Introduction to Optical Coherence Tomography
New to OCT? Optical Coherence Tomography is a long-winded term to describe an imaging system very similar to ultrasound, that uses light instead of sound. Low intensity near infrared light is directed at the patient, and the small amount of light that is reflected is captured by the system’s detectors and produced into an image that shows the internal detail of the structure or tissue of interest.
In contrast to ultrasound, OCT imaging does not require any physical contact with the patient. Bioptigen Envisu SDOIS uses very low power light that is perceived as red by the patient, but is generally not perceived as bright or uncomfortable.
Another difference between ultrasound and OCT is the level of detail that can be seen. Because lightwaves are shorter than soundwaves, OCT generally shows much finer detail than can be seen with ultrasound. On the other hand, ultrasound can be used to see deeper into tissue, and can frequently see into structures that are optically opaque.
OCT is used to see details of the cornea or the retina, where ultrasound will see structures hidden by the iris.
Coherence in Optical Coherence Tomography
Optical Coherence Tomography is based on optical interference, as in holography. All OCT systems have a reference arm and a sample arm. The sample arm delivers light to the patient, and collects the light scattered from the patient. This sample light is mixed with light that is reflected from the reference arm of the system.
Coherence refers to a property of light that enhances the detection of the mixing of the sample and reference light. If the sample and reference light are coherent, the mixing produces an interference pattern that is detected in the system and converted to an image. The sample and reference light are incoherent, they will not produce an interference pattern that can be converted to an image.
OCT systems are designed so that the reference light and sample light are only coherent when the path lengths are very closely matched. Generally, the reference arm position is changed to image different subjects, such as the retina (back of the eye) and the cornea (front of the eye).
Tomography in Optical Coherence Tomography
OCT is a good technique for creating cross-sectional (tomographic) or volumetric pictures of an object. Such a picture is produced by scanning light across the subject to be imaged. The image of the subject that is produced along the depth direction is termed an A-scan. Each A-scan provides information about the reflective or scattering properties of the subject as a function of depth at one position of the scanned beam.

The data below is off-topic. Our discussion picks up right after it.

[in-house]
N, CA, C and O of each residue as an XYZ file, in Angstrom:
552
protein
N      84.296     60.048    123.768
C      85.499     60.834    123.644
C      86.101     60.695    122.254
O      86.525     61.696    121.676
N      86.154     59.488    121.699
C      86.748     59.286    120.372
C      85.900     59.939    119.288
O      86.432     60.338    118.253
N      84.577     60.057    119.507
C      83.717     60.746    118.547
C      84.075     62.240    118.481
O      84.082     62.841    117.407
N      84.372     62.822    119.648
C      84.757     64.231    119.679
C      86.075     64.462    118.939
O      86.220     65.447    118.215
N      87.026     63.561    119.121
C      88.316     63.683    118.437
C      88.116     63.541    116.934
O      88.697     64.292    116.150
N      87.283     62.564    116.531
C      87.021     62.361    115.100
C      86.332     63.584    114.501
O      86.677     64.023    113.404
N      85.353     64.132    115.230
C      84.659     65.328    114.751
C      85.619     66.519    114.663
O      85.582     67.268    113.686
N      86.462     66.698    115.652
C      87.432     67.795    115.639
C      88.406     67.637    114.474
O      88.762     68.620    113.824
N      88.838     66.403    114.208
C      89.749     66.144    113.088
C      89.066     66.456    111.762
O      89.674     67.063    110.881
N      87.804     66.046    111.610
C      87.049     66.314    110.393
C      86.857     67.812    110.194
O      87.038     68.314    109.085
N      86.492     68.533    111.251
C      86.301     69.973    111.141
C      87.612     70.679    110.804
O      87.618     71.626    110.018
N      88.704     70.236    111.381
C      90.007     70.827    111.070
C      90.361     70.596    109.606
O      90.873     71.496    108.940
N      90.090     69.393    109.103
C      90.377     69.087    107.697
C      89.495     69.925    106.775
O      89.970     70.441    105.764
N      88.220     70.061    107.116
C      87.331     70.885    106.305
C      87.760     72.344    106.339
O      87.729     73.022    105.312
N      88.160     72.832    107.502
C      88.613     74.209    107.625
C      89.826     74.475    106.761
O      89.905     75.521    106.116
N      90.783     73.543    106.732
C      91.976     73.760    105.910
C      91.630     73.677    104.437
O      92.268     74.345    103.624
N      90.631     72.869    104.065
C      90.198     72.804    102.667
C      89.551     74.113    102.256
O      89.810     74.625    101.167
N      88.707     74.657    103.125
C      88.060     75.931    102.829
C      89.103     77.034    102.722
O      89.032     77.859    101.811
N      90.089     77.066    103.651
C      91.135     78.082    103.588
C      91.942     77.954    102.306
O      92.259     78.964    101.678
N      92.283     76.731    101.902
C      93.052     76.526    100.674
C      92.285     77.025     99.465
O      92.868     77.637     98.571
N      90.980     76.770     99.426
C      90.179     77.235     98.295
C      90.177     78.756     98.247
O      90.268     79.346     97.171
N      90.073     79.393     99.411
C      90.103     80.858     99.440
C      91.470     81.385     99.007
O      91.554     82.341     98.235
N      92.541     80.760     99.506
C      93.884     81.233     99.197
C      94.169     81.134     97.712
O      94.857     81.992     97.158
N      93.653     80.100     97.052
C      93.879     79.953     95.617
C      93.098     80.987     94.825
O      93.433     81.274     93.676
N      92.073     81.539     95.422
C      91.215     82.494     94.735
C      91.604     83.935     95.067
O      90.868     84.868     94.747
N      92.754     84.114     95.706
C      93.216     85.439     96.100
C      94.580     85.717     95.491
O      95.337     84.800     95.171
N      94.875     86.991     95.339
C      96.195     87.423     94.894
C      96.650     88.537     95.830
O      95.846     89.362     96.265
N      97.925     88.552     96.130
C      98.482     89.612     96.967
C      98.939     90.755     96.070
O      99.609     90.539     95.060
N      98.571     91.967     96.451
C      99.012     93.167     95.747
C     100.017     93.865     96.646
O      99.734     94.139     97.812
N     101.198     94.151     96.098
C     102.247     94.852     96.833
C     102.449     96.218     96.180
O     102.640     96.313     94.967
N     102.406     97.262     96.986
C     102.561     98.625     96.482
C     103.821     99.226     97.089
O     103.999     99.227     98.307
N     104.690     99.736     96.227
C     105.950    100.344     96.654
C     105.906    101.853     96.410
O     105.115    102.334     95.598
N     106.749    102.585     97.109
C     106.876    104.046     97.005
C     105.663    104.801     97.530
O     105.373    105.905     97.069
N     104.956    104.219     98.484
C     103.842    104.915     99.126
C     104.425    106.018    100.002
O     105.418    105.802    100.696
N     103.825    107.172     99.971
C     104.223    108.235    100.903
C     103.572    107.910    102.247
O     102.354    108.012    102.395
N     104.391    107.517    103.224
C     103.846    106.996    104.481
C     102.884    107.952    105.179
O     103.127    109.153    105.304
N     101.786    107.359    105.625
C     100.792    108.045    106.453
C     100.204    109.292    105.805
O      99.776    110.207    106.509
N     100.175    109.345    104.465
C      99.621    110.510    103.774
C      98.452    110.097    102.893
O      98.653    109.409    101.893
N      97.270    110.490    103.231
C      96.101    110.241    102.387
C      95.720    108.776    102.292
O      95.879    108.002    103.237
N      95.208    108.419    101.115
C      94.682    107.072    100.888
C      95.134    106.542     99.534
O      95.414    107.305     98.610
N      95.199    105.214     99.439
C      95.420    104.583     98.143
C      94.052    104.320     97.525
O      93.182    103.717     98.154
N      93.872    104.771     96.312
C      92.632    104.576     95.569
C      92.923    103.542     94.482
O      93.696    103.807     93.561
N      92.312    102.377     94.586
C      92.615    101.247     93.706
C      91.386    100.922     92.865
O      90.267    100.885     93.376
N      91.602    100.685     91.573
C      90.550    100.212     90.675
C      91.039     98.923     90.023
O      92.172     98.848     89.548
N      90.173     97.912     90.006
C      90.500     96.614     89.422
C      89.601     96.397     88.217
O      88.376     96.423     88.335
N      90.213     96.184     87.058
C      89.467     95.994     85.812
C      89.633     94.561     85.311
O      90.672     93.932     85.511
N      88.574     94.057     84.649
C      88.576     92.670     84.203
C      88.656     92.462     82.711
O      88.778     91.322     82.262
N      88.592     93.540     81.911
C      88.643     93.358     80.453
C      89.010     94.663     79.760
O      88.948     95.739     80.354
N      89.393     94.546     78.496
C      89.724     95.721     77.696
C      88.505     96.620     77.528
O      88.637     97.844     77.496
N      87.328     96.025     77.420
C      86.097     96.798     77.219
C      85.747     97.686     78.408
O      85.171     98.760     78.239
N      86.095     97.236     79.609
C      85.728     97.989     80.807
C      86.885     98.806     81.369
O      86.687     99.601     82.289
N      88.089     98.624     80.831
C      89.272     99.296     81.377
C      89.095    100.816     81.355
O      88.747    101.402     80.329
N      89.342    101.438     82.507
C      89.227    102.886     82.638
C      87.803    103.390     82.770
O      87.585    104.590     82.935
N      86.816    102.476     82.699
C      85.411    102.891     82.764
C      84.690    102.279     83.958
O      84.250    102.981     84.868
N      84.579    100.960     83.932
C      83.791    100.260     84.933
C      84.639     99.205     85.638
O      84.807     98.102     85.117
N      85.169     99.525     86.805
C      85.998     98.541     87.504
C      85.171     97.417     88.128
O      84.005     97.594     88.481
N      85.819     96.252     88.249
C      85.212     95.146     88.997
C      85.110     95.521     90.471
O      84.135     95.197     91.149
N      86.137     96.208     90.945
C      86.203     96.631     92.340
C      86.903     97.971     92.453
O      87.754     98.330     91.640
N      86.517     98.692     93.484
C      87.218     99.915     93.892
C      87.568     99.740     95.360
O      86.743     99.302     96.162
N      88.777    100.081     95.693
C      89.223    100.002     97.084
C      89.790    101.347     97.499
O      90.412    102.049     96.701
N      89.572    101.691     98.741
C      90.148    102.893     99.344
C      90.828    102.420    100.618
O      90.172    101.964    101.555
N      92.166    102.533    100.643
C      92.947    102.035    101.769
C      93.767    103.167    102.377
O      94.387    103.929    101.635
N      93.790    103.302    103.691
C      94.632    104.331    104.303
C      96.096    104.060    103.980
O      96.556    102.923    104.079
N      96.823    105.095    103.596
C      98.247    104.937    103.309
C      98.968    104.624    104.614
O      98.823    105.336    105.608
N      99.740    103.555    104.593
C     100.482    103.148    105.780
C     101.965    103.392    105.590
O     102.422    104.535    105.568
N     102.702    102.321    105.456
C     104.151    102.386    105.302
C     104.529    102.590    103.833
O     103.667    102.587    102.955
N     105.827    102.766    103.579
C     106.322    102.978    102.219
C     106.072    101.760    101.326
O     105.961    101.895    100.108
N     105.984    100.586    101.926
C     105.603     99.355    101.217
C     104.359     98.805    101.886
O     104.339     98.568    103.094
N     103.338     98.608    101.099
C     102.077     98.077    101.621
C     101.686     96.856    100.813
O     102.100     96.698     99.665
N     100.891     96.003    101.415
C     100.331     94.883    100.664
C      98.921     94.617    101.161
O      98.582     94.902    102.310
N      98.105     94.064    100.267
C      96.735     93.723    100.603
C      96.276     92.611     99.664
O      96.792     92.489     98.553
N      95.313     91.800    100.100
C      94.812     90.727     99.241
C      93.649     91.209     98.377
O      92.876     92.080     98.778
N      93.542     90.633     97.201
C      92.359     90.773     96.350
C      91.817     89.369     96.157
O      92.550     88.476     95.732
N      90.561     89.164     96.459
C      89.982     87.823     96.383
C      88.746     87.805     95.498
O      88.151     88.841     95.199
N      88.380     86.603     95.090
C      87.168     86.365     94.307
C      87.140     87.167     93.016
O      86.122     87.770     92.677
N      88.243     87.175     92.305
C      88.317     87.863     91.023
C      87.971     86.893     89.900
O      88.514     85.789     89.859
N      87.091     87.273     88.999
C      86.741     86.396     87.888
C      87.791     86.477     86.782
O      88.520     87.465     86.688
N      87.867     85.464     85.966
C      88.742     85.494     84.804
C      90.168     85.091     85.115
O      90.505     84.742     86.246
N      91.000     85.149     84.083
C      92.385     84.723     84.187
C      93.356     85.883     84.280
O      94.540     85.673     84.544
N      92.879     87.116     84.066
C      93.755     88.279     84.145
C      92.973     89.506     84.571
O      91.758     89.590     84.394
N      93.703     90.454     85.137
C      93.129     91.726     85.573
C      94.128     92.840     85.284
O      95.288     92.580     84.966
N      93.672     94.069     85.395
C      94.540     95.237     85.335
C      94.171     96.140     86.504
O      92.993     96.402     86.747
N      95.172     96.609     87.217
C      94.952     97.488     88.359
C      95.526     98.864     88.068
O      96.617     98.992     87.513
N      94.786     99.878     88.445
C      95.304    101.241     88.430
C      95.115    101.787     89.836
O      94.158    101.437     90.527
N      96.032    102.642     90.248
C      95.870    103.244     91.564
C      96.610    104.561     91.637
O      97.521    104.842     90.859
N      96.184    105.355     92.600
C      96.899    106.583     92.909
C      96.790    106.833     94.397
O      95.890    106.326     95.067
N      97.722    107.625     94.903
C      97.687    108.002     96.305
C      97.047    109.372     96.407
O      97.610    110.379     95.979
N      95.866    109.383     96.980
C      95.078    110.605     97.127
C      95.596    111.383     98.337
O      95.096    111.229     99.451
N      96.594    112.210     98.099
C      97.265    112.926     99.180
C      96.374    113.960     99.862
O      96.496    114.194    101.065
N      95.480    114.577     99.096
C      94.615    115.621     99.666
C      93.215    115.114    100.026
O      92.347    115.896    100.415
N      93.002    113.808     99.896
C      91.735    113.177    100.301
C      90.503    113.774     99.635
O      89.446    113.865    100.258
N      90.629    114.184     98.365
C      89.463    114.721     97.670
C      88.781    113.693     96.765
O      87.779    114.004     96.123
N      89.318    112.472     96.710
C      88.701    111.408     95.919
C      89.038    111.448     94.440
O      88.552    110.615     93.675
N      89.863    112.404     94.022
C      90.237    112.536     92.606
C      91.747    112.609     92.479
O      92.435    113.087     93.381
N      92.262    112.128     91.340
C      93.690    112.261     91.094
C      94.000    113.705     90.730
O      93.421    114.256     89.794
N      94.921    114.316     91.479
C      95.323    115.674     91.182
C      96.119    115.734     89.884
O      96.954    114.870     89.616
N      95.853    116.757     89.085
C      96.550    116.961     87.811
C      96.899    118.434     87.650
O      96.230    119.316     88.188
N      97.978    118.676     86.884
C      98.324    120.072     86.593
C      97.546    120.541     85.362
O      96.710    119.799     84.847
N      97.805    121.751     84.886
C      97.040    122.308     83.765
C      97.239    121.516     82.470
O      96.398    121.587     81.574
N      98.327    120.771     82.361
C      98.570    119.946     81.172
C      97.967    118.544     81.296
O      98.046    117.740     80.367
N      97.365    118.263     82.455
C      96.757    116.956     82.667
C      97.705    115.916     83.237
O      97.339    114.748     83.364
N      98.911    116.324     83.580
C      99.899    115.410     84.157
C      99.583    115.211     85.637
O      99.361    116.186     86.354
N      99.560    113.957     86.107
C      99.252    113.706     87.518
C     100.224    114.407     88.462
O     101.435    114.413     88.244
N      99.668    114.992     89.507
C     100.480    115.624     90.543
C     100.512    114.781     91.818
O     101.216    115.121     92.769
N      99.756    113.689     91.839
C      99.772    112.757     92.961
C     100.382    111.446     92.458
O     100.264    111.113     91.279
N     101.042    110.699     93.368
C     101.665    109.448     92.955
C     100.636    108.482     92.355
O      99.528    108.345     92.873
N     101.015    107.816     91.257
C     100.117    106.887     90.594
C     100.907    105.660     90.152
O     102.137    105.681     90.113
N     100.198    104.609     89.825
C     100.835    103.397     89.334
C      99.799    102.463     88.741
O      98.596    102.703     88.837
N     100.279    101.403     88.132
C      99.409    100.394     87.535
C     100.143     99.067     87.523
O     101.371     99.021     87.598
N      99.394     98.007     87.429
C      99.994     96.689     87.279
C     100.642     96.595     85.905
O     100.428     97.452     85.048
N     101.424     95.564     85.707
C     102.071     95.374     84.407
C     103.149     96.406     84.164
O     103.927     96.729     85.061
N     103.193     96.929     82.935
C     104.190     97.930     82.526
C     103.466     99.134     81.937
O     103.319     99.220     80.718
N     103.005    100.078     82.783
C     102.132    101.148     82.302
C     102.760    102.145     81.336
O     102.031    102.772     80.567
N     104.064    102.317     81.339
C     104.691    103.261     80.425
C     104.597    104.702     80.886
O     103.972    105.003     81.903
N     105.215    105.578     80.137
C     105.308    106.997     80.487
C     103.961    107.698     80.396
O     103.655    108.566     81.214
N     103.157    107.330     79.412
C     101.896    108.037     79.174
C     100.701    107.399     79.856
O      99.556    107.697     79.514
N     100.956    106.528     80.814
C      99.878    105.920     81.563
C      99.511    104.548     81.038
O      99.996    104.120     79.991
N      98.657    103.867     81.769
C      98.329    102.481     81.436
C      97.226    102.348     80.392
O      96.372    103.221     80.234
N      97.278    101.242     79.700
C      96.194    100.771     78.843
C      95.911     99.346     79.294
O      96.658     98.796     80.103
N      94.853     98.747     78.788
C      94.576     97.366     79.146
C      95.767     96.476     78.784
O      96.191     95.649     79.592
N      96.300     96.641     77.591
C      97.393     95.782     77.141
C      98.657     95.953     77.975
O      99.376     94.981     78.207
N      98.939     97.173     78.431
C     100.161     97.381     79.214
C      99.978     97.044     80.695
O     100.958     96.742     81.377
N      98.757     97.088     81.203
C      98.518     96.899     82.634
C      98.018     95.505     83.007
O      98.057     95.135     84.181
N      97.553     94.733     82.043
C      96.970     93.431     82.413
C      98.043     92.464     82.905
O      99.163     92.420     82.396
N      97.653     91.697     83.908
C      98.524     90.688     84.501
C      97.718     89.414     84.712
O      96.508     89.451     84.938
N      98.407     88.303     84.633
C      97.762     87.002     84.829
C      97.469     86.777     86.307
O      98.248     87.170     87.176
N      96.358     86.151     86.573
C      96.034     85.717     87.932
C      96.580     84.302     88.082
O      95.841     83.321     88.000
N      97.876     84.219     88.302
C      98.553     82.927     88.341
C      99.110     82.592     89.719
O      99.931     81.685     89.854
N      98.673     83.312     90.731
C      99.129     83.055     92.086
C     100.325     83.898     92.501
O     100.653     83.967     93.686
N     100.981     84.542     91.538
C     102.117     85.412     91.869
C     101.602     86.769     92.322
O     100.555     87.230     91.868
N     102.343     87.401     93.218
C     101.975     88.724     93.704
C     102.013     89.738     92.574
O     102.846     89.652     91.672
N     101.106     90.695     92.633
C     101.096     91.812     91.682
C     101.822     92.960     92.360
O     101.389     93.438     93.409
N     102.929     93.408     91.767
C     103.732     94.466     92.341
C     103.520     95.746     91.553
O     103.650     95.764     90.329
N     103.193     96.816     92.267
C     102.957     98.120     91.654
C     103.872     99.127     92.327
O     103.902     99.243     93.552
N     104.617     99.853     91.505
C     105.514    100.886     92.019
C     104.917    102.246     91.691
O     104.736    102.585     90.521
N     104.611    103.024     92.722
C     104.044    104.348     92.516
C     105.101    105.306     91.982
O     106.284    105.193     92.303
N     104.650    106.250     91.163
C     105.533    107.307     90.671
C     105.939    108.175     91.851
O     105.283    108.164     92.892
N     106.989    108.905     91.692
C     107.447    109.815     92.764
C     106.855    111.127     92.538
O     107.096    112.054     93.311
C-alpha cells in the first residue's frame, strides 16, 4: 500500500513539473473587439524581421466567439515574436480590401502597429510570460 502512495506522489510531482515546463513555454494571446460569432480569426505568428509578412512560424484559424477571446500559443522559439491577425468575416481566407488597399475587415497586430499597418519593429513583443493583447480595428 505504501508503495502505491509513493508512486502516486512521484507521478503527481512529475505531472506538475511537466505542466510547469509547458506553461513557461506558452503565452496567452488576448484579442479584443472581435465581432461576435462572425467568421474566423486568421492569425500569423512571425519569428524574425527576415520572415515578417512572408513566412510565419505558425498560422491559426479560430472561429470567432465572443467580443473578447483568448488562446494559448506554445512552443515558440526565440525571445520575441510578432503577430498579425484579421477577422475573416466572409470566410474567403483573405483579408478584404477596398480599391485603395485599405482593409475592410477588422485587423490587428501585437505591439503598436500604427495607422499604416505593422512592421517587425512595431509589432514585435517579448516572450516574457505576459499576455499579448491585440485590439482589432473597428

A cross-sectional image is produced by assembling a collection of neighboring A-scans. This is the tomography in OCT. Typically, we think of a B-scan as being an image of a planar slice into the subject, as if we had used a scalpel to cut into tissue. But a B-scan does not have to be a planar image. It is common to take an image along a circle as well, and this cross-sectional view is then an annular scan around a point of interest in the tissue.
A volumetric image is constructed from a collection of B-scans. There are three major types of volumetric images used in OCT imaging:
- Rectangular, or raster volume scan: A series of parallel B-scans
- Radial volume scan: A series of B-scans at regular angular intervals
- Annular volume scan: A series of B-scans forming concentric rings
Each of these scan types is useful in particular circumstances. As examples, rectangular volumes are most frequently used in imaging the macula. Rectangular or annular scans are often used to image in the vicinity of the optic nerve head. Radial scans are most useful for imaging the cornea. These are examples only. Other scan patterns are possible and useful, and no particular scan pattern is mandatory to image a particular structure.
Time Domain, Fourier Domain and Spectral Domain Optical Coherence Tomography
Optical Coherence Tomography originated in measurement techniques first developed to measure optical fibers for telecommunications. The first generation of OCT is now referred to as Time Domain Optical Coherence Tomography, or TDOCT. A-scans are generated in Time Domain OCT by scanning the reference mirror back and forth across a range of positions that match different depths in the subject tissue. TDOCT is relatively simple, but can only acquire A-scans as fast as the reference mirror can scan.
Fourier Domain Optical Coherence Tomography (FDOCT) refers to a second generation of imaging techniques that do not require a scanning reference mirror, and can thus be much faster. FDOCT operates on a principle of spectral interferometry and Fourier transforms. Rather than collecting signals related to different positions in depth by scanning the reference mirror, FDOCT operates by collecting signals related to different wavelengths (colors) of light, and using a mathematical relationship to generate an image. Fourier Domain OCT is more complex than Time Domain OCT, but can operate more than 10-times faster.
Spectral Domain Optical Coherence Tomography (SDOCT) is a particular implementation of Fourier Domain OCT that collects all of the wavelengths of light at the same time using a specially designed spectrometer. Through judicious design of the spectrometer, selection of the light source, and implementation of mathematical techniques, SDOCT systems can be tailored to provide exceptional images for a wide range of research and clinical applications.
Representative B-scan of finger
Representative volume reconstruction of finger
Low-Coherence Interferometry – Time Domain technology
Low-Coherence Interferometry – Fourier Domain technology
Representative A-scan of finger
Principles of Optical Coherence Tomography